A Shepherd Looks at Psalm 23

Overview

A classic is reborn in a resplendent edition full of inspiring insight from Psalm 23 and beautiful original artwork.

The Lod is My Shepherd, I Shall Not Want. The truth and comfort of these familiar words spring to life in this excerpted gift edition of W. Phillip Keller's classic work, A Shepherd Looks at Psalm 23. Based on his years as a keeper of sheep, Keller infuses new hope and meaning into our relationship with Christ, the Good ...
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Overview

A classic is reborn in a resplendent edition full of inspiring insight from Psalm 23 and beautiful original artwork.

The Lod is My Shepherd, I Shall Not Want. The truth and comfort of these familiar words spring to life in this excerpted gift edition of W. Phillip Keller's classic work, A Shepherd Looks at Psalm 23. Based on his years as a keeper of sheep, Keller infuses new hope and meaning into our relationship with Christ, the Good Shepherd. As we lie down in green pastures or walk through the shadowy valley, we're assured that whatever our path, whatever our stumbling, the Shepherd will lovingly guide, carry, and protect us. We can depend on His goodness and mercy all the days of our lives.
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Product Details

  • ISBN-13: 9780310354024
  • Publisher: Zondervan
  • Publication date: 6/9/2015
  • Pages: 144
  • Sales rank: 1,534,165

Meet the Author

W. Phillip Keller, born in East Africa, always loved wildlife and the outdoors. Having spent many years in agriculture research, land management, and ranch development in British Columbia, he later pursued careers in conservation, wildlife photography, and journalism. His experiences as a shepherd equipped him with the insights that are the basis for A Shepherd Looks at Psalm 23.
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Read an Excerpt

"The Lord Is My Shepherd"

The Lord! But who is the Lord? What is His character? Does He have adequate credentials to be my Shepherd--my manager--my owner?

And if He does--how do I come under His control? In what way do I become the object of His concern and diligent care?

These are penetrating, searching questions, and they deserve honest and basic examination.

One of the calamities of Christianity is our tendency to talk in ambiguous generalities.

David, the author of the poem, himself a shepherd and the son of a shepherd, later to be known as the "Shepherd King" of Israel, stated explicitly, "The Lord is my Shepherd." To whom did he refer?

He referred to Jehovah, the Lord God of Israel.

His statement was confirmed by Jesus the Christ. When He was God incarnate amongst men, He declared emphatically, "I am the good Shepherd."

But who was this Christ?

Our view of Him is often too small--too cramped--too provincial--too human. And because it is, we feel unwilling to allow Him to have authority or control--much less outright ownership of our lives.

He it was who was directly responsible for the creation of all things both natural and supernatural (see Colossians 1: 15-20).

If we pause to reflect on the person of Christ--on His power and His achievements--suddenly like David we will be glad to state proudly, "The Lord--He is my Shepherd!"

But before we do this it helps to hold clearly in mind the particular part played upon our history by God the Father, God the Son, and God the Holy Spirit.

God the Father is God the author--the originator of all that exists. It was in His mind, first, that all took shape.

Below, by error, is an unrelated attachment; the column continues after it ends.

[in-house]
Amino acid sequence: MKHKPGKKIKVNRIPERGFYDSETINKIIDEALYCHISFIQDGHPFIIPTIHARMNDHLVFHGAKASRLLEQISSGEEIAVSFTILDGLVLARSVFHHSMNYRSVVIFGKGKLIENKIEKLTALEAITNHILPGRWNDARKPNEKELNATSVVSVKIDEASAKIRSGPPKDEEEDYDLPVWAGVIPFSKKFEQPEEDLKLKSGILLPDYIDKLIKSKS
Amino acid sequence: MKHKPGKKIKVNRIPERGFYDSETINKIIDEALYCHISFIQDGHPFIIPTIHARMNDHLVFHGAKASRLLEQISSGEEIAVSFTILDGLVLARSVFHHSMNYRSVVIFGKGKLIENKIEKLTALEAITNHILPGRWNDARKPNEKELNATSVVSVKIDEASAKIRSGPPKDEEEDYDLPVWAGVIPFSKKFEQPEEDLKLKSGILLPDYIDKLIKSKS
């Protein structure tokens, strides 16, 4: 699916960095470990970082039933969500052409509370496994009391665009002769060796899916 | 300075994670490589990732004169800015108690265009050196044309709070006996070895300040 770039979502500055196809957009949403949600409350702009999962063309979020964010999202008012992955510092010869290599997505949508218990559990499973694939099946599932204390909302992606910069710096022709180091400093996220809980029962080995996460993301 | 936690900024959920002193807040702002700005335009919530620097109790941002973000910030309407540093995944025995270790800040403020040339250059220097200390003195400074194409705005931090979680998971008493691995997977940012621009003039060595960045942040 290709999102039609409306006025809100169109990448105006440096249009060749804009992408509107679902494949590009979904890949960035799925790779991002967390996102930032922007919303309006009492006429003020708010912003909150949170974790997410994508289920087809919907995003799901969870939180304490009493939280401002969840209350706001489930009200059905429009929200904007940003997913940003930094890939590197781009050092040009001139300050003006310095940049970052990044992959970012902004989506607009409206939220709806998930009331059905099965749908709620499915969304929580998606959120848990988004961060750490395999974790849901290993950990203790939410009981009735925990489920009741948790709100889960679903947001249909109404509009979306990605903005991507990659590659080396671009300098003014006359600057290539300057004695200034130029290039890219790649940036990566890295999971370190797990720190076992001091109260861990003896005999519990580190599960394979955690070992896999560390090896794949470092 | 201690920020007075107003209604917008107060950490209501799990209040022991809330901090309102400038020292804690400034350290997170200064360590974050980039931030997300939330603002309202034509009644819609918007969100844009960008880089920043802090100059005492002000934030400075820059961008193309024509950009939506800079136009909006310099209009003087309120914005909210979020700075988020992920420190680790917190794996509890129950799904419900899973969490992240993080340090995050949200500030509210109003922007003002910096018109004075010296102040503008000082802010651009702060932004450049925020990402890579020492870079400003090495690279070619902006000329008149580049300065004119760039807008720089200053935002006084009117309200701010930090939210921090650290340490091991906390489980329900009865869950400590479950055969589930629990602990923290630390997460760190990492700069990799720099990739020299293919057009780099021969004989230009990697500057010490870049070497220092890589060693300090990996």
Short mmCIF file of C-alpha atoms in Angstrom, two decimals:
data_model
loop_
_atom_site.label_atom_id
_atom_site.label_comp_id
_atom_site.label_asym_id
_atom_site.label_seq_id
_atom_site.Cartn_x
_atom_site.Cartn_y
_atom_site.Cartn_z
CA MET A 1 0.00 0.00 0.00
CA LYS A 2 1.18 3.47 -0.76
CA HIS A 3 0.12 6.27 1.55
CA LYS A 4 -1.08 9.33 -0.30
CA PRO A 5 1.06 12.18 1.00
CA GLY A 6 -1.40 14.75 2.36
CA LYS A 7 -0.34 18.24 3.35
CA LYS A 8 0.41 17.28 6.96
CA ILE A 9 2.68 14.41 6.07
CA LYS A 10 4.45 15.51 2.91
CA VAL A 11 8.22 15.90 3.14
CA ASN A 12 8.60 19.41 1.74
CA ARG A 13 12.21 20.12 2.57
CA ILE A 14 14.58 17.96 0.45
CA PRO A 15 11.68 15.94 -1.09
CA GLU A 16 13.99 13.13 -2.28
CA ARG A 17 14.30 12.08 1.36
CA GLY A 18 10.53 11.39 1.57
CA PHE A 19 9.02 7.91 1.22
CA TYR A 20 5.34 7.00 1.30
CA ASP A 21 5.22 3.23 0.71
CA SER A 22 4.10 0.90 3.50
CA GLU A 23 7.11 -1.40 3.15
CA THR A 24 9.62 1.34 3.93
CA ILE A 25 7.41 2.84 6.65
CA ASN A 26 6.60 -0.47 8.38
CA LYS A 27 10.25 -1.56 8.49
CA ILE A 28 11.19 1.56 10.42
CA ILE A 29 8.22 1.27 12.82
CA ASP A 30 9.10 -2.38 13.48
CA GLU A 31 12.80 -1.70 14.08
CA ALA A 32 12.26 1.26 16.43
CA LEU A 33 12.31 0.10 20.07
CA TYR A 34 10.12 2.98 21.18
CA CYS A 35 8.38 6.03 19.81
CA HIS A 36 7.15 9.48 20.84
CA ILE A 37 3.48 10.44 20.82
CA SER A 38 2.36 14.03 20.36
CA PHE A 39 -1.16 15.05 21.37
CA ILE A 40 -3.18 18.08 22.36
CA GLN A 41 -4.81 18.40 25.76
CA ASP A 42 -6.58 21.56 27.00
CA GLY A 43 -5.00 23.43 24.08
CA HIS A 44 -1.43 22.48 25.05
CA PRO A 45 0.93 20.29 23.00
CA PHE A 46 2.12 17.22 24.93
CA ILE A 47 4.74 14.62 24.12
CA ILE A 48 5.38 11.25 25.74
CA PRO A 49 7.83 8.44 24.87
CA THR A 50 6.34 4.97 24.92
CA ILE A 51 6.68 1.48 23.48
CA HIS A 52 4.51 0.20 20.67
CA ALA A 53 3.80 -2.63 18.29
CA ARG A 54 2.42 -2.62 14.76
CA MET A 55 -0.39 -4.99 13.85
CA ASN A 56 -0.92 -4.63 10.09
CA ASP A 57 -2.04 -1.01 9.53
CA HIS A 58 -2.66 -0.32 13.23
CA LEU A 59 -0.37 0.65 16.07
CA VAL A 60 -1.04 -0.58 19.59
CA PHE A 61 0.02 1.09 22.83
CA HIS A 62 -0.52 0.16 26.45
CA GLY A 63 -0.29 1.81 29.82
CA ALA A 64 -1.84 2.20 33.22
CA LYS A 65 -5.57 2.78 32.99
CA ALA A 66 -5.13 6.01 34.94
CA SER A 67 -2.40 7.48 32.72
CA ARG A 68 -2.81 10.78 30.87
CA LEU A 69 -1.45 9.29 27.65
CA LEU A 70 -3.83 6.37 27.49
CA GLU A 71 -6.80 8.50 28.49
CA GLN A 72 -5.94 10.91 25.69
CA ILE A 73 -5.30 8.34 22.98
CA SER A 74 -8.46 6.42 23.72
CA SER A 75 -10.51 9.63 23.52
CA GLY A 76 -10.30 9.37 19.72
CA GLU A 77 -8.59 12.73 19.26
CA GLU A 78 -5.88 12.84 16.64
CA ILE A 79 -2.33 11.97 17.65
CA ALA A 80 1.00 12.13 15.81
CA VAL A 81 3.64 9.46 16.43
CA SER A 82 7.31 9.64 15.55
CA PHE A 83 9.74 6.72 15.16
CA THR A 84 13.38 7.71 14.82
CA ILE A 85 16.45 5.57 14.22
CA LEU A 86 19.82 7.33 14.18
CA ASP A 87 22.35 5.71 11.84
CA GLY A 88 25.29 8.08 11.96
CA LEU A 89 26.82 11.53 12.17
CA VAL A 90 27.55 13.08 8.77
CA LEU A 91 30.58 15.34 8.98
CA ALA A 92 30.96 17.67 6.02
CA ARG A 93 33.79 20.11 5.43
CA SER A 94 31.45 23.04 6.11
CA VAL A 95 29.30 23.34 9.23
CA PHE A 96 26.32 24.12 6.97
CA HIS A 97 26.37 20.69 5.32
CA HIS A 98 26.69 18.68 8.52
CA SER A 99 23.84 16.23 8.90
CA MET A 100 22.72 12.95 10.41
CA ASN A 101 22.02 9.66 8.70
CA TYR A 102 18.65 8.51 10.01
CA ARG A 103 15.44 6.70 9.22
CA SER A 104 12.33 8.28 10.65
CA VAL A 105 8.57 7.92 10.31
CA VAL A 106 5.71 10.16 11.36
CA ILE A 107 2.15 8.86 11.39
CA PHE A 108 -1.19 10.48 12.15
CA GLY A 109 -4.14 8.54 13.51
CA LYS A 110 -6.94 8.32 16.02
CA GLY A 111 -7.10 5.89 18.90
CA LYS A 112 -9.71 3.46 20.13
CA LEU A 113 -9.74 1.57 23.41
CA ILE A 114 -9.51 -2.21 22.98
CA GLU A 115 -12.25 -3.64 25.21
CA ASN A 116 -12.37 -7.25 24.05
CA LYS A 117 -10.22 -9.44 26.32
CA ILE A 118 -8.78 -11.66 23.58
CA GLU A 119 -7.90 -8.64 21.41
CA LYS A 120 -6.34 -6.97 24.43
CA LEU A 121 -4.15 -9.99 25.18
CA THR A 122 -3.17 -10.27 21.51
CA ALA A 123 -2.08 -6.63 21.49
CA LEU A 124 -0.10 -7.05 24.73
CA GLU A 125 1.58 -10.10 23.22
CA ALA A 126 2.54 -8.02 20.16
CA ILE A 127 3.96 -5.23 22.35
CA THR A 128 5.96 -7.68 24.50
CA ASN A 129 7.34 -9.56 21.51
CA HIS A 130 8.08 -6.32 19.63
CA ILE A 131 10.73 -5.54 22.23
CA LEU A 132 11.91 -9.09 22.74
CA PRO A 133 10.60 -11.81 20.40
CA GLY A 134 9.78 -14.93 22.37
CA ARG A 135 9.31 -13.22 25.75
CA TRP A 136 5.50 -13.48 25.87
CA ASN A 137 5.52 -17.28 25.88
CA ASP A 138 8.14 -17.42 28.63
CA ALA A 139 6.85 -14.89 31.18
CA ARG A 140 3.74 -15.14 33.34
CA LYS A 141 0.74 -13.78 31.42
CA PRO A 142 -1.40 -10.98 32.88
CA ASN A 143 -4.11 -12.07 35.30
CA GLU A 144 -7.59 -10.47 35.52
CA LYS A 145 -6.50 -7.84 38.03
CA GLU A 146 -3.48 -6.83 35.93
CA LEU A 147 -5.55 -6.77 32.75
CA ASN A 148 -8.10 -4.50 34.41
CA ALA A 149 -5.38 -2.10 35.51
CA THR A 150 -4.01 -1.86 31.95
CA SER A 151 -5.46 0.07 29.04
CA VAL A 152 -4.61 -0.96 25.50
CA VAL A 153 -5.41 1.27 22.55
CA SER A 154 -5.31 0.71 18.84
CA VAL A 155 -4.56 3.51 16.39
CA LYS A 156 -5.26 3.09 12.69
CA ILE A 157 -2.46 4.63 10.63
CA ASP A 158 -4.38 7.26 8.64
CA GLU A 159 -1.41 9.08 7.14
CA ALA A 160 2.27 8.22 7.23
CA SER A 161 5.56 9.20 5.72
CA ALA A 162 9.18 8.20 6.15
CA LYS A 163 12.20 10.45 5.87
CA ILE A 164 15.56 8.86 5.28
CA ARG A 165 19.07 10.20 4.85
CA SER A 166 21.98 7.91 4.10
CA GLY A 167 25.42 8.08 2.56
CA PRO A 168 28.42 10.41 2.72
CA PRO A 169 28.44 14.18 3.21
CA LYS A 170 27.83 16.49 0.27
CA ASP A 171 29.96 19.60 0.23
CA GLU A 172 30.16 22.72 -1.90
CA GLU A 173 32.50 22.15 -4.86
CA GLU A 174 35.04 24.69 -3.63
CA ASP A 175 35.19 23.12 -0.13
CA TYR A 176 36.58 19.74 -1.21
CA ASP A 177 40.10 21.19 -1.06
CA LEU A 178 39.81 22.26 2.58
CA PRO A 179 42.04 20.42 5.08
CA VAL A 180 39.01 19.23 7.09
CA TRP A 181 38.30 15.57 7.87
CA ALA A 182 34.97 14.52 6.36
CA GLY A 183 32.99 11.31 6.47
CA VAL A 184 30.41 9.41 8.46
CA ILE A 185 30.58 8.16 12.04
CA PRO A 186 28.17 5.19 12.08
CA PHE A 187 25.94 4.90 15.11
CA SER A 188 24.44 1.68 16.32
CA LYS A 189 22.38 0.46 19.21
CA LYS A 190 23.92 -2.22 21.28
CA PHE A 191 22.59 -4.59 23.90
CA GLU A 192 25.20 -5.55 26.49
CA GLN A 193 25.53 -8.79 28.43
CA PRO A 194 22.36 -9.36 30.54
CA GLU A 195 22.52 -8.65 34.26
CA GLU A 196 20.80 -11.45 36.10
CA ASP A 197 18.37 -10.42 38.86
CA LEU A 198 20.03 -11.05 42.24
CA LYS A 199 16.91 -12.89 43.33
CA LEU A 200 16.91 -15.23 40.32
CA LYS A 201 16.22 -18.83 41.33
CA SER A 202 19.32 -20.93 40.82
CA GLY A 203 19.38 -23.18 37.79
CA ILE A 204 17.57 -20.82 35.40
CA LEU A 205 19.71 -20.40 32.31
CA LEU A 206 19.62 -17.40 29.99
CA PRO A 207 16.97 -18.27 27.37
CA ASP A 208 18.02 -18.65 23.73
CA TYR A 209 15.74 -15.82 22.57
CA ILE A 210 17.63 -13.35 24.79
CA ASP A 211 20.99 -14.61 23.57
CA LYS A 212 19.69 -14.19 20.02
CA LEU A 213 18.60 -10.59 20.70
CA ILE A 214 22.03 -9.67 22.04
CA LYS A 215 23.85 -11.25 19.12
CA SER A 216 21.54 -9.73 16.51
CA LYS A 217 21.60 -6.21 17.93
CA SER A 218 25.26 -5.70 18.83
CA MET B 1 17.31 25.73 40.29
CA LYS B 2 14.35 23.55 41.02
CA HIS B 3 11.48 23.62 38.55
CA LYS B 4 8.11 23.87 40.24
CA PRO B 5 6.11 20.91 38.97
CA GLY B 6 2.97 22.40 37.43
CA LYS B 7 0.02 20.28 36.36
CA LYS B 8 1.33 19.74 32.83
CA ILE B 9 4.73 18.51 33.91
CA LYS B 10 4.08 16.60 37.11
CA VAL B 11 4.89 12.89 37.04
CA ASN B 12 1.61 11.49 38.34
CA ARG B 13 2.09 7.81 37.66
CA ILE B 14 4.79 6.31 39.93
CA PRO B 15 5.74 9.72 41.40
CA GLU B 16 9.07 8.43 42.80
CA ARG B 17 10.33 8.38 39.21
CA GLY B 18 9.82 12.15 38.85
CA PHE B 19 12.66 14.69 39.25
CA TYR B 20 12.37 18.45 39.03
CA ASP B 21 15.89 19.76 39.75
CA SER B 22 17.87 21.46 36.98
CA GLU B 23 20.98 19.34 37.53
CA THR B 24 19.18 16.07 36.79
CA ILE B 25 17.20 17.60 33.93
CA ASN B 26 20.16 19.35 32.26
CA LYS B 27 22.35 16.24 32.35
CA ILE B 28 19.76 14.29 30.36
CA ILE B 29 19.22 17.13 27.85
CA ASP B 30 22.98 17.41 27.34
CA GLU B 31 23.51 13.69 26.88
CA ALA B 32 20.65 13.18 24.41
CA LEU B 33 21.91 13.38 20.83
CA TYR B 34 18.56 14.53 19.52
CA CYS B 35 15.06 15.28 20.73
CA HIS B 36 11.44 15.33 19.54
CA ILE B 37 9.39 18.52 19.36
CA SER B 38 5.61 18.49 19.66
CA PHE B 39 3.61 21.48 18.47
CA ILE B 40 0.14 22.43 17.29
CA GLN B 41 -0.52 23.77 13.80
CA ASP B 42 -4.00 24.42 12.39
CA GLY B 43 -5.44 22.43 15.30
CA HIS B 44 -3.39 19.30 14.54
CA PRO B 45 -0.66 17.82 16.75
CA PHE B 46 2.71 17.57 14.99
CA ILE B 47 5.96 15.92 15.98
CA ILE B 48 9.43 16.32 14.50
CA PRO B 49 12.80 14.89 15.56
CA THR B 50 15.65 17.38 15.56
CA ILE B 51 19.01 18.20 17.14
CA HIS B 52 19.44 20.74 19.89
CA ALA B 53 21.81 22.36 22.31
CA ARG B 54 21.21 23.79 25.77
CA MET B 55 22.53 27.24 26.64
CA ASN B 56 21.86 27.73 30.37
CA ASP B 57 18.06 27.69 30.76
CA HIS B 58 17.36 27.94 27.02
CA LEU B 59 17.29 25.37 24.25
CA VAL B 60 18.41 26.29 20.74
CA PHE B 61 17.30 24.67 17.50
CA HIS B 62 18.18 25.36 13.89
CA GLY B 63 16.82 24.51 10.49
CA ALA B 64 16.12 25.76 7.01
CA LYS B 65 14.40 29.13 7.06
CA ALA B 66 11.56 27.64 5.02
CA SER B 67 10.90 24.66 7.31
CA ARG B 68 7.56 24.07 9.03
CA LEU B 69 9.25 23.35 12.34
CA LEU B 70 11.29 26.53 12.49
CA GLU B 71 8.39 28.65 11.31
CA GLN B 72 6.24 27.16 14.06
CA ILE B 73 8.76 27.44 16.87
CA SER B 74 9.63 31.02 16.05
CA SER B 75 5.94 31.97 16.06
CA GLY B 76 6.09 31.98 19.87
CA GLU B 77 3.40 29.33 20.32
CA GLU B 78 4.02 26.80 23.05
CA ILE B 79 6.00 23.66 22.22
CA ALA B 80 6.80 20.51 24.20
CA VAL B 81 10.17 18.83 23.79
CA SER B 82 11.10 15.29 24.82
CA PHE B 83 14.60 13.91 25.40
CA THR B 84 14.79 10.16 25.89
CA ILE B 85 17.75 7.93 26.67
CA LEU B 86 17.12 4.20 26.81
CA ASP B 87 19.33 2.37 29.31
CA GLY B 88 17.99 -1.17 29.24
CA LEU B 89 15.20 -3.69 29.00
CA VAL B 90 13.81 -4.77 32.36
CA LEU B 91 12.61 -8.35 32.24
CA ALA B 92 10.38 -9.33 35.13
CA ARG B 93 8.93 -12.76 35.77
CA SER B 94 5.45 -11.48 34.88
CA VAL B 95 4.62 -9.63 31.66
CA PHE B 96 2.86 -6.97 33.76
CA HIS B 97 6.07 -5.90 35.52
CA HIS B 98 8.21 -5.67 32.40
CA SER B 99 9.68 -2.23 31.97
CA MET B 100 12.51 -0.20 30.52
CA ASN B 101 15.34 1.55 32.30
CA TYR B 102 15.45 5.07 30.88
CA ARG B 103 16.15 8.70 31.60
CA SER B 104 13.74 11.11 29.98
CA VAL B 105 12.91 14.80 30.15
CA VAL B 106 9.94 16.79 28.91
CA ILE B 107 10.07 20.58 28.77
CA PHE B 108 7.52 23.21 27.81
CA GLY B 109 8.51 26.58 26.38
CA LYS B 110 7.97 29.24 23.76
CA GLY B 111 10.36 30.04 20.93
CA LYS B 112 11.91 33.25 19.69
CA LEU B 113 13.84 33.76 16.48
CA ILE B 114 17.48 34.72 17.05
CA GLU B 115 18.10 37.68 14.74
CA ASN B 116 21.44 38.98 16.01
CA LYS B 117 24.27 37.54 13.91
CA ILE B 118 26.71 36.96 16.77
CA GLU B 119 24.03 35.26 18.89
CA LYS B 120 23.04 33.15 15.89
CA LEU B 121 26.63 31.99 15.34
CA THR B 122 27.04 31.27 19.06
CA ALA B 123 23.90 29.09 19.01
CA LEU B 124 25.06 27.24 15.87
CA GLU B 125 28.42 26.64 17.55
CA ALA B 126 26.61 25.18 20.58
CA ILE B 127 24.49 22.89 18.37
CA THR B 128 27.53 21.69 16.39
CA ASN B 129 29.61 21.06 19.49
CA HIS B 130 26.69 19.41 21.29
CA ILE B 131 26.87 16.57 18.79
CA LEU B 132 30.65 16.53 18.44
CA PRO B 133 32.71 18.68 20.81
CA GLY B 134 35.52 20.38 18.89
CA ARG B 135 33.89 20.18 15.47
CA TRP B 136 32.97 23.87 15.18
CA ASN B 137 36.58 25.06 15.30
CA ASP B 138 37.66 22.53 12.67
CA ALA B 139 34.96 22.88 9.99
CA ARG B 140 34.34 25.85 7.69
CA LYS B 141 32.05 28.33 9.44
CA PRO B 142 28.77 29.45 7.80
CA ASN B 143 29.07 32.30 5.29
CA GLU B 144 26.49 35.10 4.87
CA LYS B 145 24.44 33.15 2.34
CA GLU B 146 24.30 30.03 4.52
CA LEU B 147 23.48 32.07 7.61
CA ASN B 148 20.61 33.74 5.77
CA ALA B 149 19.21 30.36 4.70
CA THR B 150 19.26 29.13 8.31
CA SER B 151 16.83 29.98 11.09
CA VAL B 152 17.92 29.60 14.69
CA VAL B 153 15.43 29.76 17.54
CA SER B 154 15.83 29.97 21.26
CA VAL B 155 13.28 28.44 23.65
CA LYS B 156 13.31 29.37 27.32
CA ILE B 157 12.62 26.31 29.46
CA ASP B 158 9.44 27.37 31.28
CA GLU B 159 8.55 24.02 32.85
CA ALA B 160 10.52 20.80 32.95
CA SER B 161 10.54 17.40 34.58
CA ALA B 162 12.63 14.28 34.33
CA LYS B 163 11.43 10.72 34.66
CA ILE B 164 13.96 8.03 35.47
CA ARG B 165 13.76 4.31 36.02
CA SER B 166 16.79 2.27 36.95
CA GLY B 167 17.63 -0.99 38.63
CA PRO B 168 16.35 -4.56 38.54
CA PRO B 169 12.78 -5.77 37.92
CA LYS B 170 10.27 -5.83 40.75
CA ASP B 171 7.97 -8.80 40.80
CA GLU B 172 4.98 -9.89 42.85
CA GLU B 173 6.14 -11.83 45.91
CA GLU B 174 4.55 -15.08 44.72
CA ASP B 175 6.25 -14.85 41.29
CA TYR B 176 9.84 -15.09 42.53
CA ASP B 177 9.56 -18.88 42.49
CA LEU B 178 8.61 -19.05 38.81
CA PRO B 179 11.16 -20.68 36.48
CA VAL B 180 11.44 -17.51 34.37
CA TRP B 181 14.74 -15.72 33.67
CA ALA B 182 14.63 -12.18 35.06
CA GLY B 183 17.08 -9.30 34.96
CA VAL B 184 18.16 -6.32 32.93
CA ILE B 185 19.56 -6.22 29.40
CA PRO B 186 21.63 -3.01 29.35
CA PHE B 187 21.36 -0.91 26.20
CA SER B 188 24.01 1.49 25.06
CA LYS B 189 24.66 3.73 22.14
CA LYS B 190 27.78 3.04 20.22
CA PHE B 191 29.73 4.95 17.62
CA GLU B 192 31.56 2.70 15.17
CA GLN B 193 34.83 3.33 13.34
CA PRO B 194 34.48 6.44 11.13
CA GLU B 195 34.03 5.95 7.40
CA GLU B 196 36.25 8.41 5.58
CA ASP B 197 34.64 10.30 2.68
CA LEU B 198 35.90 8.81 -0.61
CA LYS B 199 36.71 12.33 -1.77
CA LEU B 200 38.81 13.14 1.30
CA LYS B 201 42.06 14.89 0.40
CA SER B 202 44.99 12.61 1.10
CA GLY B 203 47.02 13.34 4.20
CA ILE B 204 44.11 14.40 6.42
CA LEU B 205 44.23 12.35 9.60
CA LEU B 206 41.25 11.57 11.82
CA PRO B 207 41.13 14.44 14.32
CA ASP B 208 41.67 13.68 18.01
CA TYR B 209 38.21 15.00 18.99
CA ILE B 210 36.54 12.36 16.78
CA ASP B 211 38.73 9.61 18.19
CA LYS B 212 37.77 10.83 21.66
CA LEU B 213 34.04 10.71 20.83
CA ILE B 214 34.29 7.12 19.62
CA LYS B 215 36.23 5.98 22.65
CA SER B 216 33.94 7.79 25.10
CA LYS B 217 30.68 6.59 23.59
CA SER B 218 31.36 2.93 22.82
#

God the Son, our Saviour, is God the artisan--the artist, the Creator of all that exists. He brought into being all that had been originally formulated in His Father's mind.

God the Holy Spirit is God the agent who presents these facts to both my mind and my spiritual understanding so that they become both real and relative to me as an individual.

Now the beautiful relationships given to us repeatedly in Scripture between God and man are those of a father to his children and a shepherd to his sheep. These concepts were first conceived in the mind of God our Father. They were made possible and practical through the work of Christ. They are confirmed and made real in me through the agency of the gracious Holy Spirit.

So when the simple--though sublime--statement is made by a man or woman that "The Lord is my Shepherd," it immediately implies a profound yet practical working relationship between a human being and his Maker.

It links a lump of common clay to divine destiny--it means a mere mortal becomes the cherished object of divine diligence.

This thought alone should stir my spirit, quicken my own sense of awareness, and lend enormous dignity to myself as an individual. To think that God in Christ is deeply concerned about me as a particular person immediately gives great purpose and enormous meaning to my short sojourn upon this planet.

And the greater, the wider, the more majestic my concept is of the Christ--the more vital will be my relationship to Him. Obviously, David, in this Psalm, is speaking not as the shepherd, though he was one, but as a sheep; one of the flock. He spoke with a strong sense of pride and devotion and admiration. It was as though he literally boasted aloud, "Look at who my shepherd is--my owner--my manager!" The Lord is!

After all, he knew from firsthand experience that the lot in life of any particular sheep depended on the type of man who owned it. Some men were gentle, kind, intelligent, brave, and selfless in their devotion to their stock. Under one man sheep would struggle, starve, and suffer endless hardship. In another's care they would flourish and thrive contentedly.

So if the Lord is my Shepherd I should know something of His character and understand something of His ability.

To meditate on this I frequently go out at night to walk alone under the stars and remind myself of His majesty and might. Looking up at the star-studded sky I remember that at least 250,000,000 x 250,000,000 such bodies--each larger than our sun, one of the smallest of the stars--have been scattered across the vast spaces of the universe by His hand. I recall that the planet earth, which is my temporary home for a few short years, is so minute a speck of matter in space that if it were possible to transport our most powerful telescope to our nearest neighbor star, Alpha Centauri, and look back this way, the earth could not be seen, even with the aid of that powerful instrument.

All this is a bit humbling. It drains the "ego" from a man and puts things in proper perspective. It makes me see myself as a mere mite of material in an enormous universe. Yet the staggering fact remains that Christ, the Creator of such an enormous universe of overwhelming magnitude, deigns to call Himself my Shepherd and invites me to consider myself His sheep--His special object of affection and attention. Who better could care for me?